Philip Stubbs (Stubbes) (c. 1555 – c. 1610) was an English pamphleteer.
Stubbs was born about 1555. He was from Cheshire, possibly the area near Congleton. According to Anthony Wood, he was educated at Cambridge and subsequently at Oxford, but did not take a degree and his name is not in university records. He is reputed to have been a brother or near relation of John Stubbs. He married Katherine Emmes (1570/71–1590) in 1586.
His first work was a broadside of 1581, and London literati came to see him as one of a group of ballad writers including also William Elderton and Thomas Deloney. In 1583 he published his best-known work, The Anatomie of Abuses. It consisted of a virulent attack on the manners, customs, amusements and fashions of the period including the theatre, gambling, alcohol and fashion. It is still read for its full information on the cultural attitudes of the time.
In 1591 Stubbs published A Christal Glass for Christian Women, for his wife who had died at age 19, of which at least seven editions were called for; it is an example of the ars moriendi in the Protestant tradition. He followed this book with other semi-devotional works. He died in about 1610.
- 1581, Two Wunderfull and Rare Examples
- 1582, A View of Vanitie, and Allarum to England, or, Retrait from Sinne (now lost)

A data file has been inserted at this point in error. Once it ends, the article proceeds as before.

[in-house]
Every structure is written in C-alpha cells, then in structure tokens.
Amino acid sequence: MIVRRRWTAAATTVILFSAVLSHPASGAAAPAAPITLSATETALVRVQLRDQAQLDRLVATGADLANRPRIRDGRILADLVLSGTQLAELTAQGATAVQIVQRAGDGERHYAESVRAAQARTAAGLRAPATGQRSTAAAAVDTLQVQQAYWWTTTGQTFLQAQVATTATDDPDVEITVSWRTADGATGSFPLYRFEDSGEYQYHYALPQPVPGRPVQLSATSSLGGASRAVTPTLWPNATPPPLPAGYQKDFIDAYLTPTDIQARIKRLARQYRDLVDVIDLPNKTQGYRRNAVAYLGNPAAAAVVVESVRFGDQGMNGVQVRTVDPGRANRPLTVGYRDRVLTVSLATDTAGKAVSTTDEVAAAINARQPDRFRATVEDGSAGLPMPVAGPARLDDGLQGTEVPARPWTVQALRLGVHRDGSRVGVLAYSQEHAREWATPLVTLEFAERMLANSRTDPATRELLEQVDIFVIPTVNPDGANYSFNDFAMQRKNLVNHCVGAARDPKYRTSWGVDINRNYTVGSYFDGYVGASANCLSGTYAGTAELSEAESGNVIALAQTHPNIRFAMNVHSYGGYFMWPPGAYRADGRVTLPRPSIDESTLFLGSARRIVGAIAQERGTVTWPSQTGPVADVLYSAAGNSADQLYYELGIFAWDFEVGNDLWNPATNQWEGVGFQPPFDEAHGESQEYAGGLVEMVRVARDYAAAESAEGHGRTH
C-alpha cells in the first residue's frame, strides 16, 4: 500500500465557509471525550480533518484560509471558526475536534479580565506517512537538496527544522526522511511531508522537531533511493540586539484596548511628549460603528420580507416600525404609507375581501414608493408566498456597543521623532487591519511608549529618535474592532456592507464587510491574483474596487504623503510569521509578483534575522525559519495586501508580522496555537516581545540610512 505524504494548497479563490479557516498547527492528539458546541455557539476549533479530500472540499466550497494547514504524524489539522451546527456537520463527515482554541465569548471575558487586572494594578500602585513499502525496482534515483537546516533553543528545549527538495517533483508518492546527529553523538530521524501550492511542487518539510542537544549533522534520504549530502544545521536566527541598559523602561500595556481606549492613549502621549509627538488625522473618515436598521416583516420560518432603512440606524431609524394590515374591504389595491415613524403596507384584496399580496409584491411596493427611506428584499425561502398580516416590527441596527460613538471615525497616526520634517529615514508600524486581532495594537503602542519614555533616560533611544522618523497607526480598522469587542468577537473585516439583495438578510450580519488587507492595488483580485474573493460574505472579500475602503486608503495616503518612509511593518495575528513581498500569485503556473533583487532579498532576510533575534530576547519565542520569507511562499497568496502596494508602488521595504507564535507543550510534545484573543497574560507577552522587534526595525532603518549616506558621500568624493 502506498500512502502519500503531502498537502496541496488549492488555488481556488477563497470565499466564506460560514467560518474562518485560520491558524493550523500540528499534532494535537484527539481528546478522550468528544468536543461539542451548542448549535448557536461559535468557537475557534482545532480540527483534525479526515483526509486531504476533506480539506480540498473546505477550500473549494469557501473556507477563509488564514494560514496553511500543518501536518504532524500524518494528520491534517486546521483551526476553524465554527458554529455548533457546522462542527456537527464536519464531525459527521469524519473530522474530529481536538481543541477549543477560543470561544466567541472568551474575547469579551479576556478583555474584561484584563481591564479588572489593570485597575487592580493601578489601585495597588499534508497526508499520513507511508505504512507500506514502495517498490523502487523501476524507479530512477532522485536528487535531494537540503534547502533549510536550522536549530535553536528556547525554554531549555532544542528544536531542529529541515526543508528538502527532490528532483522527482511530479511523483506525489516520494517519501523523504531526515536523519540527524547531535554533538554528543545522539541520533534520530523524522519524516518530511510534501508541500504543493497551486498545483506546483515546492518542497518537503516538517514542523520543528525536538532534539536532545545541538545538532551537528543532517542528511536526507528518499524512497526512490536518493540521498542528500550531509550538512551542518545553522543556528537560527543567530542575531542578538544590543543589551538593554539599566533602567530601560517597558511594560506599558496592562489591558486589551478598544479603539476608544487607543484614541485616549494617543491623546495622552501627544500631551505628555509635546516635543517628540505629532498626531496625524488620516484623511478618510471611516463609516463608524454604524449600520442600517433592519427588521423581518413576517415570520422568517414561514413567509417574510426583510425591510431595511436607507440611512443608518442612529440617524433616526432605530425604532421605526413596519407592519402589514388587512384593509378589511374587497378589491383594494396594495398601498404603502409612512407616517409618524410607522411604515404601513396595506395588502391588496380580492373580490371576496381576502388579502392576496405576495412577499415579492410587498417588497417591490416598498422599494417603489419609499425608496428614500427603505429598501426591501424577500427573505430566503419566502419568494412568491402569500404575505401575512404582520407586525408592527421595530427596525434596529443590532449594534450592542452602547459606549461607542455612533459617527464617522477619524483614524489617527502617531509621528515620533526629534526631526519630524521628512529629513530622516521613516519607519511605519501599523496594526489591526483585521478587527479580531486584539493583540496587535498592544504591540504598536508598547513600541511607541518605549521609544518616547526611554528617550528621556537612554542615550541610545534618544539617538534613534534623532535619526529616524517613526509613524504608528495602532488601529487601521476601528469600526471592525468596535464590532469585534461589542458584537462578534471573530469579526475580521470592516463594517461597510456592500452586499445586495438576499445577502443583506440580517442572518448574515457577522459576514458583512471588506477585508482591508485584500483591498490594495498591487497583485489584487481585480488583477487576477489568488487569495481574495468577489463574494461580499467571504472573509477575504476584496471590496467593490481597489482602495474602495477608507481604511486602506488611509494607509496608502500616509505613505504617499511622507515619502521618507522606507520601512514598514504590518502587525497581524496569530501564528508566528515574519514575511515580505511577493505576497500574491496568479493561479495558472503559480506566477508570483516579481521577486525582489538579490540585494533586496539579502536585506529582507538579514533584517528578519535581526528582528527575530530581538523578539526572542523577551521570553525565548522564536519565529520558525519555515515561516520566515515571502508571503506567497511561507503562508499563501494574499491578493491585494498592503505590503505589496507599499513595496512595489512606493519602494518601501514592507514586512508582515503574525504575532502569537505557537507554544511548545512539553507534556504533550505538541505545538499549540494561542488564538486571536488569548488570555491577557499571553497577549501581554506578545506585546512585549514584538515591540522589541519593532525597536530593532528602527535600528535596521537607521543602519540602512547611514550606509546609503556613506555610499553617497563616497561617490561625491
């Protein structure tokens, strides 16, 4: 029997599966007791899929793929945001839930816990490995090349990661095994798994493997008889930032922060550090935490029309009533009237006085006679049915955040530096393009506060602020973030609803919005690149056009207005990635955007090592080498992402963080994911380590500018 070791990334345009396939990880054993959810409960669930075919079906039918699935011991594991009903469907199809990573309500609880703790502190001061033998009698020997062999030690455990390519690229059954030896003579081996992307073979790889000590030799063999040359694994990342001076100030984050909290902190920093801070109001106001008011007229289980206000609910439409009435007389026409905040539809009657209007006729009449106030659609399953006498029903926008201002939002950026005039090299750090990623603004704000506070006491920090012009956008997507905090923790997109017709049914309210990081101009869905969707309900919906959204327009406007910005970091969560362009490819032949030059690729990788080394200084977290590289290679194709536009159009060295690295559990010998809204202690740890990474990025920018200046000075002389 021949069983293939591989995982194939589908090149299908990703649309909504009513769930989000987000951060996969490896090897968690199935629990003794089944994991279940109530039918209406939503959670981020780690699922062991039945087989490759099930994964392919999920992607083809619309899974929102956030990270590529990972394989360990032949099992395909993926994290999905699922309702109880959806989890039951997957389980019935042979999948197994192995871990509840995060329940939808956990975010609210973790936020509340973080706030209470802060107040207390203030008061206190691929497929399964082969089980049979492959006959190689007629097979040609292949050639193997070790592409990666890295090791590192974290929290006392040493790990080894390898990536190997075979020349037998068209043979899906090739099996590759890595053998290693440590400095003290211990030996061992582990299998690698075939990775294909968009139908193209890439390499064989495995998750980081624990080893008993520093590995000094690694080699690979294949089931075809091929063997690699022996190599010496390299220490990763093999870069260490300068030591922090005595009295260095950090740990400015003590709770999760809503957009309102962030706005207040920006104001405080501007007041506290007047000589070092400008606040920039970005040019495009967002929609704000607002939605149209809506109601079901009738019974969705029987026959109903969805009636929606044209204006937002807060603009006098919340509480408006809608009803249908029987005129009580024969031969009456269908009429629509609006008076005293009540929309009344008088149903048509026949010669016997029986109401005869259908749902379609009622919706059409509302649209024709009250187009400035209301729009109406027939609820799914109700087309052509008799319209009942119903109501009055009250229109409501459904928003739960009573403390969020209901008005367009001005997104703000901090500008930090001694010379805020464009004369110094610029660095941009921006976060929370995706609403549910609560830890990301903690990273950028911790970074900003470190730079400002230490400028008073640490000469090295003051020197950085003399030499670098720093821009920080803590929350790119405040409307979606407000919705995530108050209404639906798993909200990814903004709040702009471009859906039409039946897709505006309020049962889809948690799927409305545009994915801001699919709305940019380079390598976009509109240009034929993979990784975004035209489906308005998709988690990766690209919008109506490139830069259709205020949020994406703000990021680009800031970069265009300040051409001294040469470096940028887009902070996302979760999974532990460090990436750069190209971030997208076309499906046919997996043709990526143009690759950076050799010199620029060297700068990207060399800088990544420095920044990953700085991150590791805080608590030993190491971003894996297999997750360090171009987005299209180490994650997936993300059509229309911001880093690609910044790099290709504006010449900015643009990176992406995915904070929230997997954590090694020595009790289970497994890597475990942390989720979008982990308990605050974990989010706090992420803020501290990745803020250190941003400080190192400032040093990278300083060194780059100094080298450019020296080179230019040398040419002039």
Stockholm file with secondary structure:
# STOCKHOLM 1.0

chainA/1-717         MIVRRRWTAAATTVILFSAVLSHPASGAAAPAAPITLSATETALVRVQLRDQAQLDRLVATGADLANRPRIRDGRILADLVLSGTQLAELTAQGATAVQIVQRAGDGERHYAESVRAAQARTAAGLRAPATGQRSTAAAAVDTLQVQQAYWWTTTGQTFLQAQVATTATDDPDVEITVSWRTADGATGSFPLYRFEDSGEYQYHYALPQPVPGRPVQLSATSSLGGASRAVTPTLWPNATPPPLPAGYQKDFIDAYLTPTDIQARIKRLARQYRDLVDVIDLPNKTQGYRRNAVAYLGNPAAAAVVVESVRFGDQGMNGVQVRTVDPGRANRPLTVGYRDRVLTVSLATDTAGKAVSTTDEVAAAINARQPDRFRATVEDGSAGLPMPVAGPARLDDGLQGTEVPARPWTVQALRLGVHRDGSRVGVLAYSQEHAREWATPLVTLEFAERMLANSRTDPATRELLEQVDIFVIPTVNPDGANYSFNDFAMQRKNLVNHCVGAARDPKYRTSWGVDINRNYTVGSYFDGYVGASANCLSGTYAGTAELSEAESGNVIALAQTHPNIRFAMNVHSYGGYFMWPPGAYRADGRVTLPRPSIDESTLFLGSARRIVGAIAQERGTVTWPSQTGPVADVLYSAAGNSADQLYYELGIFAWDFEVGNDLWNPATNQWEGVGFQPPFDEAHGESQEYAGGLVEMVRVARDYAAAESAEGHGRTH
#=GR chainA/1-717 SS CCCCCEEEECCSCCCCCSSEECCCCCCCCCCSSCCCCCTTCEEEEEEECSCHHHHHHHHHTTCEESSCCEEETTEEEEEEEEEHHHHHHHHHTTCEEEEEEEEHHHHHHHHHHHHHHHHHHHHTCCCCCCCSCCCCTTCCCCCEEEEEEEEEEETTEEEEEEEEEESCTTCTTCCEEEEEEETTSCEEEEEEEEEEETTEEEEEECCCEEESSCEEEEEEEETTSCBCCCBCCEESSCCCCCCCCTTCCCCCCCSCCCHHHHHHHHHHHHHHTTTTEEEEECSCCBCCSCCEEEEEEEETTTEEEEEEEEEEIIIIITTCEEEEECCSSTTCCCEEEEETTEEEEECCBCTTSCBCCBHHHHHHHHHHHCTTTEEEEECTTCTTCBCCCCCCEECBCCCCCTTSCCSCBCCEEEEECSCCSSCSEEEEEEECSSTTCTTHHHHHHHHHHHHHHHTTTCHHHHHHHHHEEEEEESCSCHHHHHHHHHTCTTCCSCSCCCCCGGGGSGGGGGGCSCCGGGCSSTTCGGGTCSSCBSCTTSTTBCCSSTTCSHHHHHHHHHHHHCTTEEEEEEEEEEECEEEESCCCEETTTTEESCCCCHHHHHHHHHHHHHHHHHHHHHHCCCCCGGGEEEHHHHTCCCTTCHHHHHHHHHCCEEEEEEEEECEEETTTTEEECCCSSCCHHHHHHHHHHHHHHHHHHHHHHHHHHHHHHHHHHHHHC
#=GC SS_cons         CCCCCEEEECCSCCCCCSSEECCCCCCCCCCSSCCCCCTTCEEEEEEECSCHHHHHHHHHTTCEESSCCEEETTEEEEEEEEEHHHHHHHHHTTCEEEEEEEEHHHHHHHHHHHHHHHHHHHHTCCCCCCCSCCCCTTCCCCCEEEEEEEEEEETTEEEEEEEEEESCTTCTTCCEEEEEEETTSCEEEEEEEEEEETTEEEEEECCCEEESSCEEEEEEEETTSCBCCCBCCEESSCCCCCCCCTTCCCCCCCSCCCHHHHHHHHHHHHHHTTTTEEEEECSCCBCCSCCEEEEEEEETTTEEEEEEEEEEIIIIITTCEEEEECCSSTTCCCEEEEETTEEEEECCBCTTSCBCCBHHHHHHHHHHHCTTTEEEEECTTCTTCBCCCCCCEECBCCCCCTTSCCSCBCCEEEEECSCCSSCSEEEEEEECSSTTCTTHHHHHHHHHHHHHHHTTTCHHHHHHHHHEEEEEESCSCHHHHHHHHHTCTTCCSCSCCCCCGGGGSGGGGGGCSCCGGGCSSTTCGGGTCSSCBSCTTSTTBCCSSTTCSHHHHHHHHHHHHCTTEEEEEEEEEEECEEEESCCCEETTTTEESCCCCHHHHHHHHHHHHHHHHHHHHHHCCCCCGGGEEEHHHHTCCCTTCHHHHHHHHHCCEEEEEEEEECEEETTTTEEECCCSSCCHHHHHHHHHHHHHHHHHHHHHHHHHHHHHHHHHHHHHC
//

- 1583, The Anatomie of Abuses
- 1583, The Display of Corruptions (part 2 of The Anatomie of Abuses)
- 1583, The Rosarie of Christian Praiers and Meditations (now lost)
- 1585, The Intended Treason of Doctor Parrie
- 1585, The Theater of the Popes Monarchie
- 1591, A Christal Glasse for Christian Women—biography of his wife, Katherine Stubbes (née Emmes)
- 1592, A Perfect Pathway to Felicitie
- 1593, Motive to Good Workes
- Alexandra Walsham, "Stubbes, Philip (b. c.1555, d. in or after 1610)," Oxford Dictionary of National Biography, Oxford University Press, 2004. Online version—access limited.
- This article incorporates text from a publication now in the public domain: Chisholm, Hugh, ed. (1911). "Stubbs, Philip". Encyclopædia Britannica. 25 (11th ed.). Cambridge University Press. p. 1048.